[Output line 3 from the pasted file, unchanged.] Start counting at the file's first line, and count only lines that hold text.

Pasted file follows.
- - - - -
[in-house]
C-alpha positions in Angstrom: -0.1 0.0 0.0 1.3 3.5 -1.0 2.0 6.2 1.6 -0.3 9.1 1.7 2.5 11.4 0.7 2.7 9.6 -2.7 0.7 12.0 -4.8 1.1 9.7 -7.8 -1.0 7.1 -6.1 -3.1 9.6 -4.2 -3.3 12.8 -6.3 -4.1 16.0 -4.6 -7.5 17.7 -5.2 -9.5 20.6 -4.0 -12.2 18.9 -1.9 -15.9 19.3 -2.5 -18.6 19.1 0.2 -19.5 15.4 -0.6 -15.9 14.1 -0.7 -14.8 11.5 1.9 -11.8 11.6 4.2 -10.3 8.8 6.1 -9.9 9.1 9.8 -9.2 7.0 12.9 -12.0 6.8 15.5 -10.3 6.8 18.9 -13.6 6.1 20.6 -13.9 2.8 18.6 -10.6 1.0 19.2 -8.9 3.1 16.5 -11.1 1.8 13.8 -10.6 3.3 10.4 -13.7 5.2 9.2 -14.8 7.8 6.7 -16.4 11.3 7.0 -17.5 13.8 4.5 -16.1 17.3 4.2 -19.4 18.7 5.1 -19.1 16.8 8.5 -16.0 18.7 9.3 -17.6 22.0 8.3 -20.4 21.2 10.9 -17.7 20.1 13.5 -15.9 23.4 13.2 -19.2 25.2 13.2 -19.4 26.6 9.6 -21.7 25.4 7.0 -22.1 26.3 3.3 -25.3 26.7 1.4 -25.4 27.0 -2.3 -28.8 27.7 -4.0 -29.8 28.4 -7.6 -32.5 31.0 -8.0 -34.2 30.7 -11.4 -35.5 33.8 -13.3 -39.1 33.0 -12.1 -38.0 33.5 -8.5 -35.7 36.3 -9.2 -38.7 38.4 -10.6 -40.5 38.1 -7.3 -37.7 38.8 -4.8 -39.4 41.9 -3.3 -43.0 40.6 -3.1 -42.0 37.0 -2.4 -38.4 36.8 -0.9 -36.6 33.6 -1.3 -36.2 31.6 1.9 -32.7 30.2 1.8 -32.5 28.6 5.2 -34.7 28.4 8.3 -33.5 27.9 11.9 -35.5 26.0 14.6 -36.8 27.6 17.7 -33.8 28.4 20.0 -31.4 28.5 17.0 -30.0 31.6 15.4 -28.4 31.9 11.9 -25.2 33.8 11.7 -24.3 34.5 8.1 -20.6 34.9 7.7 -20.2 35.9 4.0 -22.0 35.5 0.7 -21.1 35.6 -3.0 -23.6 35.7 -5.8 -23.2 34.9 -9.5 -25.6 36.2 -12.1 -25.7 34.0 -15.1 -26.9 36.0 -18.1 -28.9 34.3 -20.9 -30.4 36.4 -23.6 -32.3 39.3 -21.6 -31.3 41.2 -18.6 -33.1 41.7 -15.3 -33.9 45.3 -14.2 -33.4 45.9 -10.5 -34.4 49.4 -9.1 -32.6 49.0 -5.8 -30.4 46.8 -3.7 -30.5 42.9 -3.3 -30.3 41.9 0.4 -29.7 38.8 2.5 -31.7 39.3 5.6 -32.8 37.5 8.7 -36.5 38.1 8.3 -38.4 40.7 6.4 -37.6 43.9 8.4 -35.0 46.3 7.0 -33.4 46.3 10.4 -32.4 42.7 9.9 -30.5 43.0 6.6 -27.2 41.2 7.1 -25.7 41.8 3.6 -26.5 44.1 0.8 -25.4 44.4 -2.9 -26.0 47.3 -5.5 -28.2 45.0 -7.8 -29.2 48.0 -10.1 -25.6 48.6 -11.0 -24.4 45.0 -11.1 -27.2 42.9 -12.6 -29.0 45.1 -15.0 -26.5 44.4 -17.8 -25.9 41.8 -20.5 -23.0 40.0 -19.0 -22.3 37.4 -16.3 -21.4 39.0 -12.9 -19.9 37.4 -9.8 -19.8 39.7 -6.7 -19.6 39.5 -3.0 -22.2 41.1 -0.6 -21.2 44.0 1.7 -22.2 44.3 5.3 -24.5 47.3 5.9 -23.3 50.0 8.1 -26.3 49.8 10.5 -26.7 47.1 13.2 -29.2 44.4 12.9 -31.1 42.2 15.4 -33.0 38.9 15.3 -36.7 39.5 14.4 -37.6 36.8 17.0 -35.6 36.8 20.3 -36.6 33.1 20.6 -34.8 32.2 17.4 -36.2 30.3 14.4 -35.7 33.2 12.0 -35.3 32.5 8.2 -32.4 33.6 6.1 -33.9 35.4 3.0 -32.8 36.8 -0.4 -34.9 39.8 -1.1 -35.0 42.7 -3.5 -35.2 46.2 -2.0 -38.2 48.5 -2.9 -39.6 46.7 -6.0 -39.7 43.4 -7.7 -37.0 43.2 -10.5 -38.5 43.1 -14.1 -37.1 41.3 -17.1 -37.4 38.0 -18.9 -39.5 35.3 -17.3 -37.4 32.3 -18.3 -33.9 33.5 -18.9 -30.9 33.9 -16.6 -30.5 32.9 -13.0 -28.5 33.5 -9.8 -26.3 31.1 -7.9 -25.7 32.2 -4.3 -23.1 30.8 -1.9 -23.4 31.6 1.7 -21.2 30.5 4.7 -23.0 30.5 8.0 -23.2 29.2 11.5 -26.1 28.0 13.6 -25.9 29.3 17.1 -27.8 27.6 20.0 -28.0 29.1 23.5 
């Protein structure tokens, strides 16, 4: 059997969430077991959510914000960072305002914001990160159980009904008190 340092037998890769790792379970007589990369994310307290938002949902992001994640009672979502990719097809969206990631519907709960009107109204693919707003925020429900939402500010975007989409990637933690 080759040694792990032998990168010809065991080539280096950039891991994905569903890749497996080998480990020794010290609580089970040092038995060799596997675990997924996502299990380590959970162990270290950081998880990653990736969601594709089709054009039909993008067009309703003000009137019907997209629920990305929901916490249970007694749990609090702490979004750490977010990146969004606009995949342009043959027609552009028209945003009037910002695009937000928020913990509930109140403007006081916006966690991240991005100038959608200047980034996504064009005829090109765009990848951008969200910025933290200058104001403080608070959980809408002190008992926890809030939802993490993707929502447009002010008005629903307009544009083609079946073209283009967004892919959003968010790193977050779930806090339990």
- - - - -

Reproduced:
């Protein structure tokens, strides 16, 4: 059997969430077991959510914000960072305002914001990160159980009904008190 340092037998890769790792379970007589990369994310307290938002949902992001994640009672979502990719097809969206990631519907709960009107109204693919707003925020429900939402500010975007989409990637933690 080759040694792990032998990168010809065991080539280096950039891991994905569903890749497996080998480990020794010290609580089970040092038995060799596997675990997924996502299990380590959970162990270290950081998880990653990736969601594709089709054009039909993008067009309703003000009137019907997209629920990305929901916490249970007694749990609090702490979004750490977010990146969004606009995949342009043959027609552009028209945003009037910002695009937000928020913990509930109140403007006081916006966690991240991005100038959608200047980034996504064009005829090109765009990848951008969200910025933290200058104001403080608070959980809408002190008992926890809030939802993490993707929502447009002010008005629903307009544009083609079946073209283009967004892919959003968010790193977050779930806090339990």